We happen to be huge fans of original vintage wedding dresses here at The National Vintage Wedding Fair. We know you are too, but which is your favourite era?
The 1930s wedding dress was often bias cut in silks and lace, which sat delicately over their curves, revealing a sensuous look in contrast to the boxy styles of the 1920s. Brides showed off the arms for the first time, covering their shoulders with fur and ostrich stoles. Veils were worn long and positioned at the top or back of the head revealing finger waves and often a rhinestone tiara, although some brides were still choosing wax flower headpieces which had been popular since Edwardian times.
Often brides would borrow a dress that had been worn in the 1930s, which was elegant and close fitting. This was teamed with a borrowed head piece and a long veil although some managed to buy shorter, modern styles. As waiting lists for new dresses were months long, some brides had to make their own, sometimes from curtain fabric or parachute silk. They often had soft padding at the shoulder and matching belts. Weddings often happened in a rush, with brides wearing their best suit instead of a wedding gown.
The 1950s was a great decade for vintage wedding dresses with most brides choosing to wear a traditional long dress in silk and lace with long sleeves, fitted waists and full skirts to show off their hourglass figures. Tea length or ballerina gowns were influenced by Audrey Hepburn, but interestingly not fromher own wedding but from the 1957 film Funny Face where she wore the perfect short wedding dress, designed by Givenchy, teamed up with a short full veil, short gloves and a nosegay of flowers.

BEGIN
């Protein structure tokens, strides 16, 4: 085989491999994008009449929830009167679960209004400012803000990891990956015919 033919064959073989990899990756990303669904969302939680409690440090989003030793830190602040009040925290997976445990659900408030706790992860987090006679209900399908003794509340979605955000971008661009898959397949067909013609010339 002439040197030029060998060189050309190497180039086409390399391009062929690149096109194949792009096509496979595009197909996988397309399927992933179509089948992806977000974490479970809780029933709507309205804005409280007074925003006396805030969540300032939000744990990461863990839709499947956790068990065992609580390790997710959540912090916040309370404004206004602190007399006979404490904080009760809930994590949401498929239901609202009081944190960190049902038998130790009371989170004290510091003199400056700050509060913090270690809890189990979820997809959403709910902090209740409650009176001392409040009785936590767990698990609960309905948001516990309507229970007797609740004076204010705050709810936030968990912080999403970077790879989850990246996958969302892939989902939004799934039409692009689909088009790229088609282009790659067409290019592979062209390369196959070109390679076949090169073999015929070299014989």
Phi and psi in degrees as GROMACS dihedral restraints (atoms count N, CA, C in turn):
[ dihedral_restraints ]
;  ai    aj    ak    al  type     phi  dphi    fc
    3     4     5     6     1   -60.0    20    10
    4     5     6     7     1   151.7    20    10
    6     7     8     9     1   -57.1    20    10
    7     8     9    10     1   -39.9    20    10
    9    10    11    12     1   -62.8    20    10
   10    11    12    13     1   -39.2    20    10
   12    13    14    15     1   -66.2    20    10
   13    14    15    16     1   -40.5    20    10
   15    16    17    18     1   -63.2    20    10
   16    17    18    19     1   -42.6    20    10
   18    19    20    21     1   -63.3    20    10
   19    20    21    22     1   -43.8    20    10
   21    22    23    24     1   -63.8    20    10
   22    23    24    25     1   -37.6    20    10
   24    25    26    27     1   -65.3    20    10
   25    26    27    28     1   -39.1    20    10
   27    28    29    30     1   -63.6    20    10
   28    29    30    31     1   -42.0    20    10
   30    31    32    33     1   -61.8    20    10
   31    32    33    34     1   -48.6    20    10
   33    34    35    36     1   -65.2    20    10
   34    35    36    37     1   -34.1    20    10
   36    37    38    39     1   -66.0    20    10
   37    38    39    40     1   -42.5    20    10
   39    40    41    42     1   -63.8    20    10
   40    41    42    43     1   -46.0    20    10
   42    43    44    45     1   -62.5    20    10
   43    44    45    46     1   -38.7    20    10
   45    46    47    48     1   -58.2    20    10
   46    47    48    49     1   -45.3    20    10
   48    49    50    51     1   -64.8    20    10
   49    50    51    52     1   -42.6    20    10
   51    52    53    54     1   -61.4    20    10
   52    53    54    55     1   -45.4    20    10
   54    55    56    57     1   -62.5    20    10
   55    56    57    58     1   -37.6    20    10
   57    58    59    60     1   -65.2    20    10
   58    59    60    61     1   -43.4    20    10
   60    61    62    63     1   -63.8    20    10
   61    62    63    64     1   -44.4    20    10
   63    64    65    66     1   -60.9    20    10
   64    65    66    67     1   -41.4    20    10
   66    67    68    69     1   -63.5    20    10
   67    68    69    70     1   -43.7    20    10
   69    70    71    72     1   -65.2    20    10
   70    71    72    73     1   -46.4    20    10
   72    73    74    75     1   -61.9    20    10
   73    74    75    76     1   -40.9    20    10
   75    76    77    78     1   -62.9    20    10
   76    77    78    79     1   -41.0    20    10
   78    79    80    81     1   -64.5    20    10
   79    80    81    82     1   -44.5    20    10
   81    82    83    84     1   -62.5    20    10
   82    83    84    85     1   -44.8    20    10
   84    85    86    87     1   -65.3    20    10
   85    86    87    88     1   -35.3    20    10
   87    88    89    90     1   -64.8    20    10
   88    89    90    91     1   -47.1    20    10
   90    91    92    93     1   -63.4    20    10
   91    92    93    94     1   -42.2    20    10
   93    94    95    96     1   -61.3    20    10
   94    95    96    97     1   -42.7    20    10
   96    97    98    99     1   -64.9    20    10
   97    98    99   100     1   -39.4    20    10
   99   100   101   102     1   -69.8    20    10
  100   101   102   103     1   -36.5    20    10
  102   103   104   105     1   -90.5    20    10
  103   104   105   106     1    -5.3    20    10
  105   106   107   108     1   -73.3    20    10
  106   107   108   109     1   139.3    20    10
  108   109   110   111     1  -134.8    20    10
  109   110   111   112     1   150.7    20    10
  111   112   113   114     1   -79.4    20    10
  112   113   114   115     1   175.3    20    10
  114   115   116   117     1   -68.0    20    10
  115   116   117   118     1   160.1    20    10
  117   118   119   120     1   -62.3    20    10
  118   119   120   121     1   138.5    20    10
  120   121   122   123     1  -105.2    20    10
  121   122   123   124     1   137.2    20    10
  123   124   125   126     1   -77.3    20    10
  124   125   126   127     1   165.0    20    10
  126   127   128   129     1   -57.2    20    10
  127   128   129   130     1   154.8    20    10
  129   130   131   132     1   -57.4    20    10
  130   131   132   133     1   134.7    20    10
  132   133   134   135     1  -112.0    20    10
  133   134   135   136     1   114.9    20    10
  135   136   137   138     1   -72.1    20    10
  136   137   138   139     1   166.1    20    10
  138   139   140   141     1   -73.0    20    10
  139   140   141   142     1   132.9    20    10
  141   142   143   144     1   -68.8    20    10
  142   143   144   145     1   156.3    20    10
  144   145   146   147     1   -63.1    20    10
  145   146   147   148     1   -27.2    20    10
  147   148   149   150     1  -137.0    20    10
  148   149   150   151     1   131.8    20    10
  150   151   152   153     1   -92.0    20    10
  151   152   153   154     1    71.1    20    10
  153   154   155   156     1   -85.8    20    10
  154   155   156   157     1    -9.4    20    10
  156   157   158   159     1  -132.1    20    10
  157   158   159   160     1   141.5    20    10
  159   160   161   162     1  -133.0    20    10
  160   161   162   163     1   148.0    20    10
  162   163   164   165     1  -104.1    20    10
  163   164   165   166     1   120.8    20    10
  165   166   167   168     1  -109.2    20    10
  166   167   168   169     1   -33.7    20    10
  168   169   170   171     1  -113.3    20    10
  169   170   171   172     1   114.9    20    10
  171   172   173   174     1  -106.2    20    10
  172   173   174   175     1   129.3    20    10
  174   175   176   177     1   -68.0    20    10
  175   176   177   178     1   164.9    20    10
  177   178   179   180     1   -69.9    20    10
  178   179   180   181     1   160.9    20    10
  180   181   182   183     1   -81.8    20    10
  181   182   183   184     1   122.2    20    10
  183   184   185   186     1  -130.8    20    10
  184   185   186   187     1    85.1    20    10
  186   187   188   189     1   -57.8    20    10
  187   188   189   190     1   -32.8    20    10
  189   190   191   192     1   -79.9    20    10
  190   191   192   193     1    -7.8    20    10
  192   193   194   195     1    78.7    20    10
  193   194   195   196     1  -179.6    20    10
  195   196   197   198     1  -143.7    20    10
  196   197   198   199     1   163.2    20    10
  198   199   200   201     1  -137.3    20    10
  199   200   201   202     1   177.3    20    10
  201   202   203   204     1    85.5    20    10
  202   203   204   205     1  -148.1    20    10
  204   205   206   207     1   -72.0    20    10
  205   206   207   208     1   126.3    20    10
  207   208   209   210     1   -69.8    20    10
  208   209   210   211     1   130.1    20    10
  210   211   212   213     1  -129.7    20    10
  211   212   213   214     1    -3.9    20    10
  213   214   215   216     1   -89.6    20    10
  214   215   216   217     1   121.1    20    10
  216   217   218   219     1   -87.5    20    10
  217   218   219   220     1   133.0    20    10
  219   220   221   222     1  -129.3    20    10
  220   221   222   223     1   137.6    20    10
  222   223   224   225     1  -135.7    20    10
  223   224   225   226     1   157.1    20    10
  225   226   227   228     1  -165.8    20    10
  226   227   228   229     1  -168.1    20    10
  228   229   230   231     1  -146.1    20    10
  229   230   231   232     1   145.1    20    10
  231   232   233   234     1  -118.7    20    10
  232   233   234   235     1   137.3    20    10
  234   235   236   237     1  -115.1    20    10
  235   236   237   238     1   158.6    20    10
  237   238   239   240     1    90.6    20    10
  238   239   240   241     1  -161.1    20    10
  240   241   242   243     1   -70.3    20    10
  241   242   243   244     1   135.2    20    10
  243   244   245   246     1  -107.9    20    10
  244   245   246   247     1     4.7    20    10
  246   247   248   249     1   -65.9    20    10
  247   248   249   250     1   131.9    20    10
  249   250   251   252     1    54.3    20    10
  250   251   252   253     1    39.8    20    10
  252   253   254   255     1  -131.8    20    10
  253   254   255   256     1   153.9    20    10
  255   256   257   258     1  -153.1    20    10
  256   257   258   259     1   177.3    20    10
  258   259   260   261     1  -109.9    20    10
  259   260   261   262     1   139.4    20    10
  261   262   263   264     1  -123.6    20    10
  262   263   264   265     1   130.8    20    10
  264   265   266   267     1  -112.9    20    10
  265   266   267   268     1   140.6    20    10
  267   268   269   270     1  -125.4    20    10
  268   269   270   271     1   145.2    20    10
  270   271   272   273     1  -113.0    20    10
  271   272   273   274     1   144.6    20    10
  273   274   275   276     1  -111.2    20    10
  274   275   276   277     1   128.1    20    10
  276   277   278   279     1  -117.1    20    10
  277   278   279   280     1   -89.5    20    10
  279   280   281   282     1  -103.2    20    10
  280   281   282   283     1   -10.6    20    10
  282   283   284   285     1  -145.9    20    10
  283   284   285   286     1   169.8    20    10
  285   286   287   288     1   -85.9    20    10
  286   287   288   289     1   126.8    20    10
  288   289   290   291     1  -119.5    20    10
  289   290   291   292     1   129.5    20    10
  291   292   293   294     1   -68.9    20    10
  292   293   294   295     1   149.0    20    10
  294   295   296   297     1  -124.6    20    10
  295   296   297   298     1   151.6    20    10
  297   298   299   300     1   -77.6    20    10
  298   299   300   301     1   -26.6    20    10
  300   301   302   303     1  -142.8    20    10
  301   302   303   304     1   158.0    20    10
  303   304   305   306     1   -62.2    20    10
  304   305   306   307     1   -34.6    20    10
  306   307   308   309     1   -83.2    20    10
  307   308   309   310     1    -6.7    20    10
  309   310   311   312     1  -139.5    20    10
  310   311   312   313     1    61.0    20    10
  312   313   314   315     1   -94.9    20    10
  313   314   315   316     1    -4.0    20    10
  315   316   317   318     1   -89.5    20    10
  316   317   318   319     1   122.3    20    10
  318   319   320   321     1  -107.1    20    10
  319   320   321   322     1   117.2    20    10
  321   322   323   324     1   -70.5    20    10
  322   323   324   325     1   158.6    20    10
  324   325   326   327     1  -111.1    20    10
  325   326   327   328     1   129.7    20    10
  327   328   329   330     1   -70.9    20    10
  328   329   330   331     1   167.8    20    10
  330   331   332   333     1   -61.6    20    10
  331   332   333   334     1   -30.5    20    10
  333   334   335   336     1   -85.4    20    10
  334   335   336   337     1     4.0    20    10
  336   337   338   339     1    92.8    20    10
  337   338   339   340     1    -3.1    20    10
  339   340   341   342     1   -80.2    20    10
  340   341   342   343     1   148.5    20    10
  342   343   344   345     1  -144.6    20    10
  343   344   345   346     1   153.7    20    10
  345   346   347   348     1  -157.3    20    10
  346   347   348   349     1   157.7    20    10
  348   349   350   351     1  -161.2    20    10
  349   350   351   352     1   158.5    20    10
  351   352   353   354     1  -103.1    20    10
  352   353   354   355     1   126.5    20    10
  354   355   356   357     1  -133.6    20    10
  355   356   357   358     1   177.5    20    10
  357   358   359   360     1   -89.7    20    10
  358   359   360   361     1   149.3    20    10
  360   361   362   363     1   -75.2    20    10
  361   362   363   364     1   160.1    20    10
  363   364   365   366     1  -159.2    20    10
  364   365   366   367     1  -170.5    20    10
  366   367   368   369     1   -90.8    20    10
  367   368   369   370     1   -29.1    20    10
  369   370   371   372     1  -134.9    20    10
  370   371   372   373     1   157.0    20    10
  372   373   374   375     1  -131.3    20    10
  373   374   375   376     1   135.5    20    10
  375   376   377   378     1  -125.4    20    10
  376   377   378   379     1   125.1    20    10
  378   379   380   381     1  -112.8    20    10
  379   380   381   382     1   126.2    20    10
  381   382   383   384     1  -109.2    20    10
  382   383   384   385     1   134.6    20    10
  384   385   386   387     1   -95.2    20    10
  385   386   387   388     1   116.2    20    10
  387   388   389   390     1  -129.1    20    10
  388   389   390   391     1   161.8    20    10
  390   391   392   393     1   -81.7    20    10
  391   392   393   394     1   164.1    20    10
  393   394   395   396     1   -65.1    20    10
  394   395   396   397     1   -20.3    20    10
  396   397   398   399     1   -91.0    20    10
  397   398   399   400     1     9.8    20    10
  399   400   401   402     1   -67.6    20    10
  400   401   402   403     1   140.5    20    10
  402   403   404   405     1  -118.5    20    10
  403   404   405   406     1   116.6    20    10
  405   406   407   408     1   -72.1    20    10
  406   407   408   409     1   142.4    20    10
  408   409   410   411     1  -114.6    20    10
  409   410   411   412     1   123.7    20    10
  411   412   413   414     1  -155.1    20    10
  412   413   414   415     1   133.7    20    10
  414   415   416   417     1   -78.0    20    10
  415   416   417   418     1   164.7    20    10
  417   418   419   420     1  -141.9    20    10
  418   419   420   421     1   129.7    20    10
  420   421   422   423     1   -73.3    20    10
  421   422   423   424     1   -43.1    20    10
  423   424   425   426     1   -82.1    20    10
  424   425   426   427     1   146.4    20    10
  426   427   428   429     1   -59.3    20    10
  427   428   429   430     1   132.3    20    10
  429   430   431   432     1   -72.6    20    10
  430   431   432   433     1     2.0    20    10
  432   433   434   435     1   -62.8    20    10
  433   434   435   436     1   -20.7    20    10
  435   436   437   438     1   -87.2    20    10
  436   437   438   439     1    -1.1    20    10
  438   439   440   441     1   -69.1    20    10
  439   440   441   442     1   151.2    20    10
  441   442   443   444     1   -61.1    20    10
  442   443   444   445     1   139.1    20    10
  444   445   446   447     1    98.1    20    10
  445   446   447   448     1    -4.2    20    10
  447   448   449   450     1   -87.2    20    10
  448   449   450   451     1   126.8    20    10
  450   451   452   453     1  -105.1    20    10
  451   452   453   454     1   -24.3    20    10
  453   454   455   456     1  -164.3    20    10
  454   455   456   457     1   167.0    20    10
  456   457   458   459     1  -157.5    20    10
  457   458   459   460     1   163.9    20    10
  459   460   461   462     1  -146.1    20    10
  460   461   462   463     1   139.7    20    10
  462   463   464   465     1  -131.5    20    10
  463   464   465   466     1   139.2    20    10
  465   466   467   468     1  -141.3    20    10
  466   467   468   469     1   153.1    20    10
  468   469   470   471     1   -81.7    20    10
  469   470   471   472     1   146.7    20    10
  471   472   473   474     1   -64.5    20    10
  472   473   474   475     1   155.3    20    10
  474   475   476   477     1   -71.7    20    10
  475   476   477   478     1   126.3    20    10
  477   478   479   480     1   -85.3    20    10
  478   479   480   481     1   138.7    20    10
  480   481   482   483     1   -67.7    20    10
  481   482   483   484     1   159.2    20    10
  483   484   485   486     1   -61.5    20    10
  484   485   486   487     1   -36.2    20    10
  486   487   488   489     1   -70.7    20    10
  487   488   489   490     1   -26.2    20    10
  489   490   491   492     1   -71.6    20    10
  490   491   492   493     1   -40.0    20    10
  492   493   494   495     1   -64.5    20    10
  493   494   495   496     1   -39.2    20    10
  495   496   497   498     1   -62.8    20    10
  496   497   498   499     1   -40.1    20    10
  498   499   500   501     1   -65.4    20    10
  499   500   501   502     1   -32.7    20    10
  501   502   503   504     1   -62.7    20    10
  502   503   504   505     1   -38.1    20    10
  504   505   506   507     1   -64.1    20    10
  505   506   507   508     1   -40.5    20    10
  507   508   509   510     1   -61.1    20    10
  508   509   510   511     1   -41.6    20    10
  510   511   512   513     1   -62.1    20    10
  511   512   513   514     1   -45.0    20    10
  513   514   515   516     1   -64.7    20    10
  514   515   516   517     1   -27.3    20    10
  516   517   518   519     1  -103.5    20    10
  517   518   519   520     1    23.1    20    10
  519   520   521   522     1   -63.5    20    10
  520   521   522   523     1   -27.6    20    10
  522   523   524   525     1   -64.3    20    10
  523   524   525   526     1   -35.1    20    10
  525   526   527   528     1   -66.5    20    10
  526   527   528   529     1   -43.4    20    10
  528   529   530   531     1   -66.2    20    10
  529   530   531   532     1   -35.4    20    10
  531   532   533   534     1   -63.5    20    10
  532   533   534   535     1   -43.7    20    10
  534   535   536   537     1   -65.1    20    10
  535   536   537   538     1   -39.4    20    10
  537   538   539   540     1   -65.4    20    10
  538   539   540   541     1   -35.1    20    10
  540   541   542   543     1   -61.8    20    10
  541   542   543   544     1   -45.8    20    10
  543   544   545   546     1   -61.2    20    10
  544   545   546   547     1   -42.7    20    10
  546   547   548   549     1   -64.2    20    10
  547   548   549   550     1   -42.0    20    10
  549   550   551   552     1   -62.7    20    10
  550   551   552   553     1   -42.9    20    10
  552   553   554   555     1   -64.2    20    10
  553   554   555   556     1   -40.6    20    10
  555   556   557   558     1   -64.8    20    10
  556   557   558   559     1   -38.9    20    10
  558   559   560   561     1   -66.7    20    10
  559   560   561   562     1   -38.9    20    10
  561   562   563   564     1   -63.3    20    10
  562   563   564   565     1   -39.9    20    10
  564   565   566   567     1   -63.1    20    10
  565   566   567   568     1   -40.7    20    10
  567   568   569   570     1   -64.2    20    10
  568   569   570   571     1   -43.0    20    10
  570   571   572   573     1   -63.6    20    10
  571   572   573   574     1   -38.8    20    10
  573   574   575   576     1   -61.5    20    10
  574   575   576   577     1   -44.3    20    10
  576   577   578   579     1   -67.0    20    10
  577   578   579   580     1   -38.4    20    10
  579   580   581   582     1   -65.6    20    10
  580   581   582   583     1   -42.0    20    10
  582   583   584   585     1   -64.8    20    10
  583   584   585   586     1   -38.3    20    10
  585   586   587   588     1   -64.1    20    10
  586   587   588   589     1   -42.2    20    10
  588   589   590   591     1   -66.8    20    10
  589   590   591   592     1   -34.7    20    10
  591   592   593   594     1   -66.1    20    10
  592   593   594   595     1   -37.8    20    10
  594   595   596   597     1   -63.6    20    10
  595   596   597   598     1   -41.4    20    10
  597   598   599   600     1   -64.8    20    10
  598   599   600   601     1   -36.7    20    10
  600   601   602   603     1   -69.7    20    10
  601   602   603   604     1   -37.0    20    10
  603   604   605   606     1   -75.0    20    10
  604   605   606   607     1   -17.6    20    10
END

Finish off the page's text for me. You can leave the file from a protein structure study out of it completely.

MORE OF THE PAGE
The 1960s brought about a shift in attitude towards fashion which included wedding dresses. Designers recognised that a bride wanted a dress that was fitting for a church service, yet one that was also youthful and fashionable. Designers such as Mary Quant and Bellville Sassoon created Ready to Wear dresses in the early 60s which were a shorter knee length yet still with the fit and flare shape from the 1950s. However, most brides still chose a full-length gown with a fitted bodice and A-line column skirt, feeling the need to play it safe.
The 1970s wedding dress was long and floaty with wide romantic sleeves. The mood of the day was bohemian which continues to be a key trend today. Dresses were designed with layers of polyester chiffon, creating large capes and handkerchief edged details. They were generally high necked with front bibs, covering the bride’s modesty to contrast with the sometimes sheer skirts and sleeves. Many chose to cover up completely choosing historical looks such as the Tudor maid.
Photography: Claire Macintyre Photography
Styling and Dresses: Kate Beavis from The National Vintage Wedding Fair
Model: Dakota Hunt
Hair and Makeup: Sophie Murray